I am surprised by churches who do not publicly pray for individual members – so that the congregation can be a part of those prayers. I remember at some previous churches the pastor would say, if you want to pray for our people, there is a list you can pick up outside …as if it wa not worthy of the church service.

  69. One other thing – more 75% of our prayers are written out in the liturgy as they are congregational prayers. so in the end, we amen our own prayer.

  70. London says:

    I saw it. It’s been around a few days

    My FB feed is full of images and stories.

    The one making rounds today was a video of a group of police in full uniform video taping and photographing a man they had beaten, stripped and forced to stand in -10 degree weather.
    They had cut off his hair which he had worn in an ethnic style and they forced him to hold a garden how and pose as if he were a Kossack warrior.
    They laughed and taunted him.
    No different than the kind of emotional and physical assaults that caused the world to go crazy when the photos of Gitmo were shown.

    No one even knows that stuff is going on.

  71. Xenia says:

    I had seen it, thank you Steve.

  72. This is something that you would never believe you would ever see. But the net brings it to you fast.
    https://www.youtube.com/watch?v=cuO53xeZkm8
    I was numb after viewing so caution you can not unsee it…(Ukrainian protesters in Kiev)

  73. London says:

    Both sides are inflicting horrendous pain on each other.
    There are images and videos from the opposition that show just as much physical damage on them.
    It is horrible situation all around.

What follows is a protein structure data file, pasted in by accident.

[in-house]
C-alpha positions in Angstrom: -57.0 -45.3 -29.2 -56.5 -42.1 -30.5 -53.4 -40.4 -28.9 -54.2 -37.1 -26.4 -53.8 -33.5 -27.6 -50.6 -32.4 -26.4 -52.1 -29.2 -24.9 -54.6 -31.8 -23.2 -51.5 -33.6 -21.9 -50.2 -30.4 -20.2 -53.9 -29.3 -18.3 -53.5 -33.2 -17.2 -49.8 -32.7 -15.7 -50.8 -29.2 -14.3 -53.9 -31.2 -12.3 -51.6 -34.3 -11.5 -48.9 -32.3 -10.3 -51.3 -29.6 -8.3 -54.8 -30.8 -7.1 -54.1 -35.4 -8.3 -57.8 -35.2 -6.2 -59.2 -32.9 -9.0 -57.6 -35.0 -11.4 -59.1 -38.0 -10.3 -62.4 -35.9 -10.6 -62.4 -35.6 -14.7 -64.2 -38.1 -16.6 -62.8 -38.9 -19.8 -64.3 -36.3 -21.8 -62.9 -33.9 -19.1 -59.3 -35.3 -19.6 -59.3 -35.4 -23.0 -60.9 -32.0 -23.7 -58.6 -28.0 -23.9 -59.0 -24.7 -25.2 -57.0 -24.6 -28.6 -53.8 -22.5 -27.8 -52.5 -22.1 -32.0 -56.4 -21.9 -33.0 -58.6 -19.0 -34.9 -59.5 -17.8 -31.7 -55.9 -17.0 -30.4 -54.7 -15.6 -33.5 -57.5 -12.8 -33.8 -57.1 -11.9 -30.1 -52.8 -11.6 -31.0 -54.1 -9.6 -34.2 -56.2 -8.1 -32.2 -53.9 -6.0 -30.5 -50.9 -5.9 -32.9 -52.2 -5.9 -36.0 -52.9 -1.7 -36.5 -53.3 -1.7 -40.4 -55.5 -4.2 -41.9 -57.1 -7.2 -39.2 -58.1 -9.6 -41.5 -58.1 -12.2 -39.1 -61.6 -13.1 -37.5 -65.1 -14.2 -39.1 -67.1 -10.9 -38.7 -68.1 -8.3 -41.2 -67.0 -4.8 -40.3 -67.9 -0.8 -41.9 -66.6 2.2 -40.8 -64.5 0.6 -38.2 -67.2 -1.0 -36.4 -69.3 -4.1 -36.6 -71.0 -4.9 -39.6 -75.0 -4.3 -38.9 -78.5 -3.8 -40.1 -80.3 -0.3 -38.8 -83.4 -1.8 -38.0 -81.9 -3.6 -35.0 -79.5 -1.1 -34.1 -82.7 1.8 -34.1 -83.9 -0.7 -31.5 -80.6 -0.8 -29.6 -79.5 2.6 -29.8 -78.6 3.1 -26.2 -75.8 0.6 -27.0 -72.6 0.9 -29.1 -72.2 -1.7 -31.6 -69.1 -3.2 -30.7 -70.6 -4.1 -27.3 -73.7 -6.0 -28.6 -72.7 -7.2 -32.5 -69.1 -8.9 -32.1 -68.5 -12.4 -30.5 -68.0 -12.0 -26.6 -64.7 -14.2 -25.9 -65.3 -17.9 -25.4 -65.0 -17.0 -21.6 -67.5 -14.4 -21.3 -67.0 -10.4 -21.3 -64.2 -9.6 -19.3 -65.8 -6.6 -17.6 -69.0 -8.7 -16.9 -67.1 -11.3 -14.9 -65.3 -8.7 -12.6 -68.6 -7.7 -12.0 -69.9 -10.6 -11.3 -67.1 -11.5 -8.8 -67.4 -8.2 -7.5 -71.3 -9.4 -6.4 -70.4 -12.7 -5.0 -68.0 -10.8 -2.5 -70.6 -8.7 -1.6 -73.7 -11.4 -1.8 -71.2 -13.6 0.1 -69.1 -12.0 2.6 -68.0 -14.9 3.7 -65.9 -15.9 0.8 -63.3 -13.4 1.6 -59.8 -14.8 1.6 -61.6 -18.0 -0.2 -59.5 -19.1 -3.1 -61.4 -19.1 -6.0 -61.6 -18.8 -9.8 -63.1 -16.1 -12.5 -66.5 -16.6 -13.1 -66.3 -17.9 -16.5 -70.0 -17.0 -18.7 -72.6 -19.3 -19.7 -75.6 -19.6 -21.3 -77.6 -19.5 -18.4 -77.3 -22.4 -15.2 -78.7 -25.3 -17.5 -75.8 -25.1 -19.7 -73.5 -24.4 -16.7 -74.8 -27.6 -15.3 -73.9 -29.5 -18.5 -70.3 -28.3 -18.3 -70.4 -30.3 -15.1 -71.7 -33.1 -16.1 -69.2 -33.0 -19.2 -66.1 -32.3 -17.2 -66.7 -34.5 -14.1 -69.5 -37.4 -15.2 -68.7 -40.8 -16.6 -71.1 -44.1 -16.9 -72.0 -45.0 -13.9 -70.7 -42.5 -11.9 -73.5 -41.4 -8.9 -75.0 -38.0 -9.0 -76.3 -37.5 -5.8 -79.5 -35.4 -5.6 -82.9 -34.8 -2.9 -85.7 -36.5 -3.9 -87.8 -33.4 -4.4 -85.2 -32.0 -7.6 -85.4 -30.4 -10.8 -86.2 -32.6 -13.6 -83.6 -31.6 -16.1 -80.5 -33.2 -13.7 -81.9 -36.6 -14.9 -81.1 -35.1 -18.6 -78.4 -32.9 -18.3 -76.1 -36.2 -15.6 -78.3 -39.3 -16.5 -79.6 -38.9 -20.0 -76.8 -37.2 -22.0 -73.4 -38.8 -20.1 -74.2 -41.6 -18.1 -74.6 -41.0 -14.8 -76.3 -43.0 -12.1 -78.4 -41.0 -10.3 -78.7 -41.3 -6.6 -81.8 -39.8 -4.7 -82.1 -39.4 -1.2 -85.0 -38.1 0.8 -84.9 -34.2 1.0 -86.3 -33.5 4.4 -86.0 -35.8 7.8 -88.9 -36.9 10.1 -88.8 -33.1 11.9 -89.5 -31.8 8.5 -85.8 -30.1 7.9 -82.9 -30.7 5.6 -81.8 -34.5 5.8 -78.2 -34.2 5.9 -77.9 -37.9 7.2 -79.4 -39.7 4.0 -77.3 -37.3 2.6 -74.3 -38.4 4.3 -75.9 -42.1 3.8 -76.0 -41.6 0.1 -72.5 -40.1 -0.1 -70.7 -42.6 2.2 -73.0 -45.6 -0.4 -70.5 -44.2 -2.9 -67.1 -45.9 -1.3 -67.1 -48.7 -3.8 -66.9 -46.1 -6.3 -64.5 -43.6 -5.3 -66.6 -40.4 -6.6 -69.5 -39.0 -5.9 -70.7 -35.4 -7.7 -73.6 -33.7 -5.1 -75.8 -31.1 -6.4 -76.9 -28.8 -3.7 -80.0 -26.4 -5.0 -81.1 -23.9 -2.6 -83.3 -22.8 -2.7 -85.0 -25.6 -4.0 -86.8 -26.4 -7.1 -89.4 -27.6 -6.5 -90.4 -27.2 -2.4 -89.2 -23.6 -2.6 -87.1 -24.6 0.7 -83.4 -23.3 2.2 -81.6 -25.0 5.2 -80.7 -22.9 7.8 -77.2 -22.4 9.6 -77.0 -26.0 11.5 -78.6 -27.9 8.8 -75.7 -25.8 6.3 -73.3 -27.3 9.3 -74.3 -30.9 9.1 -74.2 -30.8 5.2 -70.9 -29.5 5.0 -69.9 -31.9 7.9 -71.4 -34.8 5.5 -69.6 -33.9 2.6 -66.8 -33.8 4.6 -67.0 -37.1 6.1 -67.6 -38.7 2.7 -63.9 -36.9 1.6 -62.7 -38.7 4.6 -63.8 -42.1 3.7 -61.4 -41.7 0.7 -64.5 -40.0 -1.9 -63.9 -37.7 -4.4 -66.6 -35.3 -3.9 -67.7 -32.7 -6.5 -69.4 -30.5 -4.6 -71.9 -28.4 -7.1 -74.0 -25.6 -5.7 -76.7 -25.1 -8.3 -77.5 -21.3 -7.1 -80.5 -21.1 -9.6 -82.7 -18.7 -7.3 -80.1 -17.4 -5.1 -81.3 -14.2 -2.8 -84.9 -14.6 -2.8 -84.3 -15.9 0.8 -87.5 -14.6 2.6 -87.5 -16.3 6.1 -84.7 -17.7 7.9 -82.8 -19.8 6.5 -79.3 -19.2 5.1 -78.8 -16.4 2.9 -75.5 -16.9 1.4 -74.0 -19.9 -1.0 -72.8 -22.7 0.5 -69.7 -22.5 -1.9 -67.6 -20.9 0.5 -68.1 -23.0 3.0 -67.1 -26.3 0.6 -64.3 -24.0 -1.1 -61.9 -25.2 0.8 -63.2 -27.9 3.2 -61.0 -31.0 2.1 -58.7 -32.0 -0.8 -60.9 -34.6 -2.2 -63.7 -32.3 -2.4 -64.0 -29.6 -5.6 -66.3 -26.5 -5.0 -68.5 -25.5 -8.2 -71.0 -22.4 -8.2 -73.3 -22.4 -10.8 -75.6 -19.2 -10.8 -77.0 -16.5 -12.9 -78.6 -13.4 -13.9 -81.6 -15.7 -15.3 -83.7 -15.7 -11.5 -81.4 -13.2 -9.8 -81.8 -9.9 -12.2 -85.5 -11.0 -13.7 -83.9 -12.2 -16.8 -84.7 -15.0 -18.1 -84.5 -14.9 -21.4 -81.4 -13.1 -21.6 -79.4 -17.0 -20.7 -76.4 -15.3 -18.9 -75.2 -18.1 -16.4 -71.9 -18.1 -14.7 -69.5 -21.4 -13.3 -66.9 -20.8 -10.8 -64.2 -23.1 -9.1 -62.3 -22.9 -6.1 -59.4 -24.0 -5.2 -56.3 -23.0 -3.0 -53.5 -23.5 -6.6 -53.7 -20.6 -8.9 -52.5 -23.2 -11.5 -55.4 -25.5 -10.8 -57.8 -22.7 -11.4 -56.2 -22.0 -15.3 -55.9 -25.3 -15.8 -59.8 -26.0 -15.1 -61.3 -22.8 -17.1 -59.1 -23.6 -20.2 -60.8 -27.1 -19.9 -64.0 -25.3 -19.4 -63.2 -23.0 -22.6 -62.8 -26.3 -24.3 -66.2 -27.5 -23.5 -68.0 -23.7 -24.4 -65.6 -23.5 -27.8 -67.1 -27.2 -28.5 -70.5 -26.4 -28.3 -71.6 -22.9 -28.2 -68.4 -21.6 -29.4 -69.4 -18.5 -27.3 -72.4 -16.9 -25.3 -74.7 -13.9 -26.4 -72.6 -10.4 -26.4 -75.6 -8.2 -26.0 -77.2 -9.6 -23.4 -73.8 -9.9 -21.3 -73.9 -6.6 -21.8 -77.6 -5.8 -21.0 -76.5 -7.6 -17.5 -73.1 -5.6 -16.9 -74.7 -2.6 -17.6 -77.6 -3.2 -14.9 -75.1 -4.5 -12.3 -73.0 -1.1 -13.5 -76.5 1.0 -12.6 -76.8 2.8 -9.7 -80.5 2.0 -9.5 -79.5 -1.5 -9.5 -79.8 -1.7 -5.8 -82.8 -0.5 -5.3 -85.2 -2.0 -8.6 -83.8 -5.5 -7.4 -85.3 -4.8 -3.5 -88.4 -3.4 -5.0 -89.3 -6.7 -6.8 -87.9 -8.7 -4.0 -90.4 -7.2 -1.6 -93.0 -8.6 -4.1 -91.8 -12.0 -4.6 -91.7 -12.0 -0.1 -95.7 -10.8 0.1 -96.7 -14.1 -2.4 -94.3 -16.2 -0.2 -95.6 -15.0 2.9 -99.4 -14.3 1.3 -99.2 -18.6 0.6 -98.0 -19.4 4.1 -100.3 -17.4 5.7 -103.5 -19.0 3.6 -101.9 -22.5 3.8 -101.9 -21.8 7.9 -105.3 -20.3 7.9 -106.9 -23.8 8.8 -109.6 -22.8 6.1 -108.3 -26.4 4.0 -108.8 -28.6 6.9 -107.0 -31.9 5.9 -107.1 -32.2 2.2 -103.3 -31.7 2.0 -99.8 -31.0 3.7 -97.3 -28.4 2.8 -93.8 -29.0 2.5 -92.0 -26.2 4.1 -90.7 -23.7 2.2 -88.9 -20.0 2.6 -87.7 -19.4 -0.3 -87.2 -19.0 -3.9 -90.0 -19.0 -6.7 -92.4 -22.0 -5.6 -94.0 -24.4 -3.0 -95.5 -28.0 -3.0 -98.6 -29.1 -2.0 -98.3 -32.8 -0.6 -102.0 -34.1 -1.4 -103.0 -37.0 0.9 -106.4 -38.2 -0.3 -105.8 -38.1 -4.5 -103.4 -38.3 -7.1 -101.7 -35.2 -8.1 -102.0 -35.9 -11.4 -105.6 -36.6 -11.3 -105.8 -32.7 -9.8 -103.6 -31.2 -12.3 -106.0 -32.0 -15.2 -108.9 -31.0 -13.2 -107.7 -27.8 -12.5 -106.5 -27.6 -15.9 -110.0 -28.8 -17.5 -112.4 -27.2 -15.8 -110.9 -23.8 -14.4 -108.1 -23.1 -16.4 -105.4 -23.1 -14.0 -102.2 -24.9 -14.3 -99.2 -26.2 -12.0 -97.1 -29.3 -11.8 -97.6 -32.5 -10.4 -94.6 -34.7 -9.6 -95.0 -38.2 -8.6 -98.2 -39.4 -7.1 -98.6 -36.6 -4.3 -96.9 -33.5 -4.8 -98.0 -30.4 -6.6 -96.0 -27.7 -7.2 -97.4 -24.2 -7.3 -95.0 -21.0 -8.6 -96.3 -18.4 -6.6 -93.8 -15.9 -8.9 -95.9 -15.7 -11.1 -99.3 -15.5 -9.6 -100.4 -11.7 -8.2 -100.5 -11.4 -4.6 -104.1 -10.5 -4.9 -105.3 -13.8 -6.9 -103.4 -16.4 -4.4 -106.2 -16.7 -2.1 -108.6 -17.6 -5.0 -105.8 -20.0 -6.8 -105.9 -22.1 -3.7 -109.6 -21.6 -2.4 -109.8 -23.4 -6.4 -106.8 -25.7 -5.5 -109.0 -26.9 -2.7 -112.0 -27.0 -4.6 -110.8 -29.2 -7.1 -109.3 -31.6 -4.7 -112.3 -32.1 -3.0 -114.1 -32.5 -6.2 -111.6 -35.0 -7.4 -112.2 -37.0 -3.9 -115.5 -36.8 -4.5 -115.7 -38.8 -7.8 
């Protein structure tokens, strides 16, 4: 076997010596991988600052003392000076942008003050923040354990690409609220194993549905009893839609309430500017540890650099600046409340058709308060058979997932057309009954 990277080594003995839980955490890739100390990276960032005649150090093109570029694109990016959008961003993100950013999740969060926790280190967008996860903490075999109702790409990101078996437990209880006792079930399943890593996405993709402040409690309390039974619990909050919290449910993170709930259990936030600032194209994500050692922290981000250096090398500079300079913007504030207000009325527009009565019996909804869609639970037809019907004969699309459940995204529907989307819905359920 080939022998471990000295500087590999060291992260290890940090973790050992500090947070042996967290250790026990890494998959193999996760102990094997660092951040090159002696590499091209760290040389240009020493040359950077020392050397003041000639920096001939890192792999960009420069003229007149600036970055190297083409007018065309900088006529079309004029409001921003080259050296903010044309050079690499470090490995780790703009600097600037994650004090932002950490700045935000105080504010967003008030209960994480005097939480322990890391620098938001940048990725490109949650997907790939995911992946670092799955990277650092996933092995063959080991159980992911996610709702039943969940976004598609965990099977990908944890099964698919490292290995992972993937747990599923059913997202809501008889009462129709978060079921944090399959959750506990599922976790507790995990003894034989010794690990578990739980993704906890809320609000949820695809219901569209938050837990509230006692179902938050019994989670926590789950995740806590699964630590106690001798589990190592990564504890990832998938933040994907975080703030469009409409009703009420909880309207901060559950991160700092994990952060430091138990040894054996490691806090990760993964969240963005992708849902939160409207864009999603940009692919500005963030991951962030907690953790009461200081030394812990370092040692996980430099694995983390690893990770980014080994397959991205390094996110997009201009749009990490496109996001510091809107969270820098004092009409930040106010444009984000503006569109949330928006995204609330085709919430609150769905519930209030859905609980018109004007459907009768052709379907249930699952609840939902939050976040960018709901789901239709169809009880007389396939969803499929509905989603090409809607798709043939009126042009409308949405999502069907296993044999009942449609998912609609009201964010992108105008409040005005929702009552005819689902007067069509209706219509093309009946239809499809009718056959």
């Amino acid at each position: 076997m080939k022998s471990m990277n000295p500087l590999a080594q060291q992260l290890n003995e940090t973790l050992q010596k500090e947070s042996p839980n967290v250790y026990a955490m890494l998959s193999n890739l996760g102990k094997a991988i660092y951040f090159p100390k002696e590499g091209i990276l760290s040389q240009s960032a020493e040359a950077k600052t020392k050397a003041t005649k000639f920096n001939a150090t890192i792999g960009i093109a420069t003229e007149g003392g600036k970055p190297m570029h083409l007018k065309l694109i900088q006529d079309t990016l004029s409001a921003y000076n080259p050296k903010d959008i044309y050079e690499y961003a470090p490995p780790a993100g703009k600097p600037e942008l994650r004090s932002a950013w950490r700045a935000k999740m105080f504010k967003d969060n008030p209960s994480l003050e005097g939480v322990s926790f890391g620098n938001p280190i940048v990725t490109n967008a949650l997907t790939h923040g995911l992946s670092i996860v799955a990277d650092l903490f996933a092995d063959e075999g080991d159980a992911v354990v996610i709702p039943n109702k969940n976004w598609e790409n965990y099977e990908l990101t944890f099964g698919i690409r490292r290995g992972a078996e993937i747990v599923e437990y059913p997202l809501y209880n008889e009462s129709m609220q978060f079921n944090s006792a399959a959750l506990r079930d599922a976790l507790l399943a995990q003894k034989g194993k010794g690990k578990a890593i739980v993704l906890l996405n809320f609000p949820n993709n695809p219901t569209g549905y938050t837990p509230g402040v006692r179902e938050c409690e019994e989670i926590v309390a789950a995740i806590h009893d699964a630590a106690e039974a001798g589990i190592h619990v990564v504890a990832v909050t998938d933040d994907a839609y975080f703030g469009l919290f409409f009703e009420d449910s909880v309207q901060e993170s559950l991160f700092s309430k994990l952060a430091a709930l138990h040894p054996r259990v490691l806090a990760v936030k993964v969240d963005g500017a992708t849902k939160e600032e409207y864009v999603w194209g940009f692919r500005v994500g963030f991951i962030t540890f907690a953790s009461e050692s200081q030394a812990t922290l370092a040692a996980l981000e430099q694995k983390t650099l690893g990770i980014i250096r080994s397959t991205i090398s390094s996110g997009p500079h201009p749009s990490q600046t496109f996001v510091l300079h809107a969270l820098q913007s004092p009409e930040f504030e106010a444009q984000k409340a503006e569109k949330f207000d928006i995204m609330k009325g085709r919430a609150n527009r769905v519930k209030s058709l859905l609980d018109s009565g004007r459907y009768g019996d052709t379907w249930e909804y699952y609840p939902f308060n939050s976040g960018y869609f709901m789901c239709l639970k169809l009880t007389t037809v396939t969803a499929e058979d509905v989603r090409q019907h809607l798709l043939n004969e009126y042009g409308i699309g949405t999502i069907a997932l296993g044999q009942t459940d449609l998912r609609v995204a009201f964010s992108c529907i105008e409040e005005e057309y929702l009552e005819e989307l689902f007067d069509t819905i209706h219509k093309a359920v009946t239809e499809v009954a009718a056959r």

74. erunner says:

    There’s been a trend lately to share uplifting and cute videos and stories on FB. At times it seems people are desperate for any sign left of decency and humanity in the world. The idea that things aren’t going to evolve into a perfect world but that evil will continue no matter who is in power is too much for many to come to grips with.

    The people I know who are suffering and struggling is growing as I get older and it’s work to remember them all in prayer. There are horrendous things happening literally everywhere in the world. Just look south of our border. Then consider acts of nature that destroy so many lives. I think I’m like many in that as these things are brought to my attention I pray. And then I pray as I can remember as new things demand our attention.

    What’s happening in the Ukraine is gut wrenching and moves one to tears when you read of the atrocities and see video footage of the same. I look at the world as it is and I realize evil will prevail until God intervenes. We look forward to the establishment of His kingdom.

    Until then or until we leave this life we do and pray as we can knowing that nothing will thwart God’s plans. There are believers globally who are praying for every need that is known to us. Ours and the prayers of others are not in vain.

  75. David sloane says:

    Erunner,
    A good word brother.

  76. David sloane says:

    Brian,